Law professor Eric Goldman, who's spoken out about the broken class action system in the past, has another ridiculous example, this time involving Heartland Payment Systems. You may recall Heartland as being the company that had the largest security breach ever (at the time), losing data on over 100 million credit cards. A class action lawsuit (of course) followed, and Heartland agreed to pay up to anyone who could show that they were a victim of fraud from the loss. The company didn't have cardholder addresses, so it spent $1.5 million to advertise the settlement, and estimated that over 80% of the potential class saw an ad at least 2.5 times. Either way, not too many claims came in. A total of 290 claims were made, but only 11 were found to be valid.
Heartland had to pay a maximum of $175 to those individuals. Assuming it did pay the maximum, that means the "victims" of the breach got a grand total of $1925 (perhaps less). According to the settlement agreement, Heartland was supposed to pay out at least $1 million to victims (and up to $2.4 million). If less than $1 million worth of victims were found, the rest would go to non-profit organizations focused on protecting consumer privacy rights. That leaves $998,075 for those non-profits.
So, let's summarize:
- Actual victims got: $1925
- Heartland spent $1.5 million to find the people to give out that $1925.
- Somewhere around $998,075 goes to non-profits
- The lawyers who brought the lawsuit? They got $606,192.50. For helping 11 people get less than $200 each. Nice work if you can get it.
As Goldman notes, the whole thing seems bizarre:
Thus, it appears they spent over $130,000 to generate each legitimate claim. Surprisingly, the court blithely treats the $1.5M expenditure as a cost of doing business, but I can't wrap my head around it. What an obscene waste of money! Add in the $270k spent on claims administration, and it appears that the parties spent $160k per legitimate claimant. The court isn't bothered by the $270k expenses either, even though that cost about $1k per tendered claim (remember, there were 290 total claims).Something is broken with the system.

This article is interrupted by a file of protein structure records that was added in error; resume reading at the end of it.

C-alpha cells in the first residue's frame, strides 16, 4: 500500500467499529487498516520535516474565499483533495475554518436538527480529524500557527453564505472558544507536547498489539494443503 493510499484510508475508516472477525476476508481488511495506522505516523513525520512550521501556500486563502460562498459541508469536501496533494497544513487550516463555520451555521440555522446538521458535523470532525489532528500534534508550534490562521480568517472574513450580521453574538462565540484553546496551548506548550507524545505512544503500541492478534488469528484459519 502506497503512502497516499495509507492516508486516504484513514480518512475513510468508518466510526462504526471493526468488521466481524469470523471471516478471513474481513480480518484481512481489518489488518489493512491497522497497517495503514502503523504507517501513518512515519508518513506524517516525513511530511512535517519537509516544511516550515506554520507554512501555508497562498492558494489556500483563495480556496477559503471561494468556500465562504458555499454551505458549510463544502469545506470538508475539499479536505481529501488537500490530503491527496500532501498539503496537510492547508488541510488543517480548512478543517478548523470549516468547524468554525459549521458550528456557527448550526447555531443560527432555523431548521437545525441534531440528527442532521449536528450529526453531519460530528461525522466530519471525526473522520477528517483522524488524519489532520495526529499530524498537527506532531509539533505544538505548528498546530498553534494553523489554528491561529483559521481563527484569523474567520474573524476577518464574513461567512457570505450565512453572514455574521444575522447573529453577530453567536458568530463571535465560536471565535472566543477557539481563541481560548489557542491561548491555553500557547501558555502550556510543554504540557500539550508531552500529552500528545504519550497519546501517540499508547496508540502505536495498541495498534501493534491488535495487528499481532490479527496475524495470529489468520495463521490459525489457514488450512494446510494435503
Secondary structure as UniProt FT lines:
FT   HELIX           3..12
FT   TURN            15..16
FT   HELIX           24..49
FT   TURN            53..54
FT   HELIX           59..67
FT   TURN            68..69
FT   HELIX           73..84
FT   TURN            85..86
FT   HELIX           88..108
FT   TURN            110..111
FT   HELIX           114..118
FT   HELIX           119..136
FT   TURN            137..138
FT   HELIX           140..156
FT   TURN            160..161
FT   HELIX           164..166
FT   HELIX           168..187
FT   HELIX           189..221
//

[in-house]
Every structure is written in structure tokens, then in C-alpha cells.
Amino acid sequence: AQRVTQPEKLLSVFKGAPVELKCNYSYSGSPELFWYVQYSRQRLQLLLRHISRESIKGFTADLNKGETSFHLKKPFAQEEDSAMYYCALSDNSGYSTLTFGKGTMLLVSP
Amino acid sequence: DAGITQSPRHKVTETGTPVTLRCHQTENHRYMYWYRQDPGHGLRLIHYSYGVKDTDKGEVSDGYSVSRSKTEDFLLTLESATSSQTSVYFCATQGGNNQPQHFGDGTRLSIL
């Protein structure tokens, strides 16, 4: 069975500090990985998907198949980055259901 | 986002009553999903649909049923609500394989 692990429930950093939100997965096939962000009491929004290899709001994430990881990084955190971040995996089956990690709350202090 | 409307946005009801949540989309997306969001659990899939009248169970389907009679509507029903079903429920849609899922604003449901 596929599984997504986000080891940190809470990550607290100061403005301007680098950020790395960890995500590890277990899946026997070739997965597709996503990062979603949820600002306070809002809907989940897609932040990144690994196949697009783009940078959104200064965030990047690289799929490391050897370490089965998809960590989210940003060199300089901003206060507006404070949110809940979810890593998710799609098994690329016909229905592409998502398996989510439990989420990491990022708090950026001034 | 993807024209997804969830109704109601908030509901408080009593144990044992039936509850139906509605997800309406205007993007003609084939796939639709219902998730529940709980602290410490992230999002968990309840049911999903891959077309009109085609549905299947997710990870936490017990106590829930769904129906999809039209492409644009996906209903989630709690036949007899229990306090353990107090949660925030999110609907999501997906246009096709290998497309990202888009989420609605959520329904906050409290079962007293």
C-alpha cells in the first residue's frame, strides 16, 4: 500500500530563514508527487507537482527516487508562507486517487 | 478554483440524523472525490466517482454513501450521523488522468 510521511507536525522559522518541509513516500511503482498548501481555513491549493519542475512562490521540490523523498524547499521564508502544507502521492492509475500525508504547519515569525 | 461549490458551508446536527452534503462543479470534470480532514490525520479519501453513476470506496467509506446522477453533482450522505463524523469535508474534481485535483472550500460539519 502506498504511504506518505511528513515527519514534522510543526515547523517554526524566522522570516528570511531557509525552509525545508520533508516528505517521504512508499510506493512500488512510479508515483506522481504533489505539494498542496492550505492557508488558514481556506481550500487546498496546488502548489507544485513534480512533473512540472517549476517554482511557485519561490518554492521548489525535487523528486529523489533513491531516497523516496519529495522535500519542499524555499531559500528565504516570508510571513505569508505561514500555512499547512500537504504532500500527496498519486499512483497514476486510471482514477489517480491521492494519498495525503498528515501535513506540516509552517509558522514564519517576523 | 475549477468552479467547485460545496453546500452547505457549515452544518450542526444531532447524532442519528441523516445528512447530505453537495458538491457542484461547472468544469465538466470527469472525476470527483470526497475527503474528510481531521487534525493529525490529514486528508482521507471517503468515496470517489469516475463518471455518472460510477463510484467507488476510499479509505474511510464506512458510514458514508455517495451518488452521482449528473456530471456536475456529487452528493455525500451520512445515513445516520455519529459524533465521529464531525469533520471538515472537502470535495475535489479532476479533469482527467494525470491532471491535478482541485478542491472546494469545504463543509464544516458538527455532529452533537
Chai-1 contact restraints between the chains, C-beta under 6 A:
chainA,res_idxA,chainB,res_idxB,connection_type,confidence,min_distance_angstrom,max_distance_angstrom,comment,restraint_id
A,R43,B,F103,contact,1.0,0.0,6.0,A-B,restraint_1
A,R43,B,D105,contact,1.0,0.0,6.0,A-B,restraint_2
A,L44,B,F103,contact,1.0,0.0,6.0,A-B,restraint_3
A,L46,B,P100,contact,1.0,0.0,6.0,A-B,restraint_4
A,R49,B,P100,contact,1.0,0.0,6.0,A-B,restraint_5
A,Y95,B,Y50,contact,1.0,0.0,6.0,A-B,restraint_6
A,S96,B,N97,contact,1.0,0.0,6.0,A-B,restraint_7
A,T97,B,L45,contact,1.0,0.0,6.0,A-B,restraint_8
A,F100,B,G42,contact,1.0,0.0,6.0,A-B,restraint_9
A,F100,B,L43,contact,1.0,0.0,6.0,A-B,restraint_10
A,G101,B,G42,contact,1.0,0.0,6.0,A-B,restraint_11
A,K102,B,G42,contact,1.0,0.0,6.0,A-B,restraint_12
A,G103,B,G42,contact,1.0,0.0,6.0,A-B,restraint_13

by Mike Masnick
Fri, Sep 23rd 2011 1:49pm
digital rights corp
from the price-is-dropping,-but-it's-automated dept
However, now it appears the company is getting some press coverage, and indeed claims that lots of ISPs have been passing on its "pay up" letters. The company says it has no plans to sue at all. It's sort of a new tactic in copyright trolling: just send a bill and get the ISP to pass it along. The $10 per infringement is certainly a hell of a lot cheaper than what copyright trolls have asked for in the past. And, of course, the reason this system works is it's mostly automated. They put together a list of IP addresses that they assume are infringing, send it to the ISP, and get the ISP to pass along the demands for cash. Two ISPs who have refused have been taken to court (but no individuals have been taken to court).
I do wonder how many people actually pay up when receiving such a letter -- probably a pretty good number, even if there's no legal basis for them to do so. Either way, it seems like the latest evolution in copyright trolling. Don't file lawsuits, but automate, and keep the amounts low to try to make it up in volume.
by Mike Masnick
Thu, May 19th 2011 12:18pm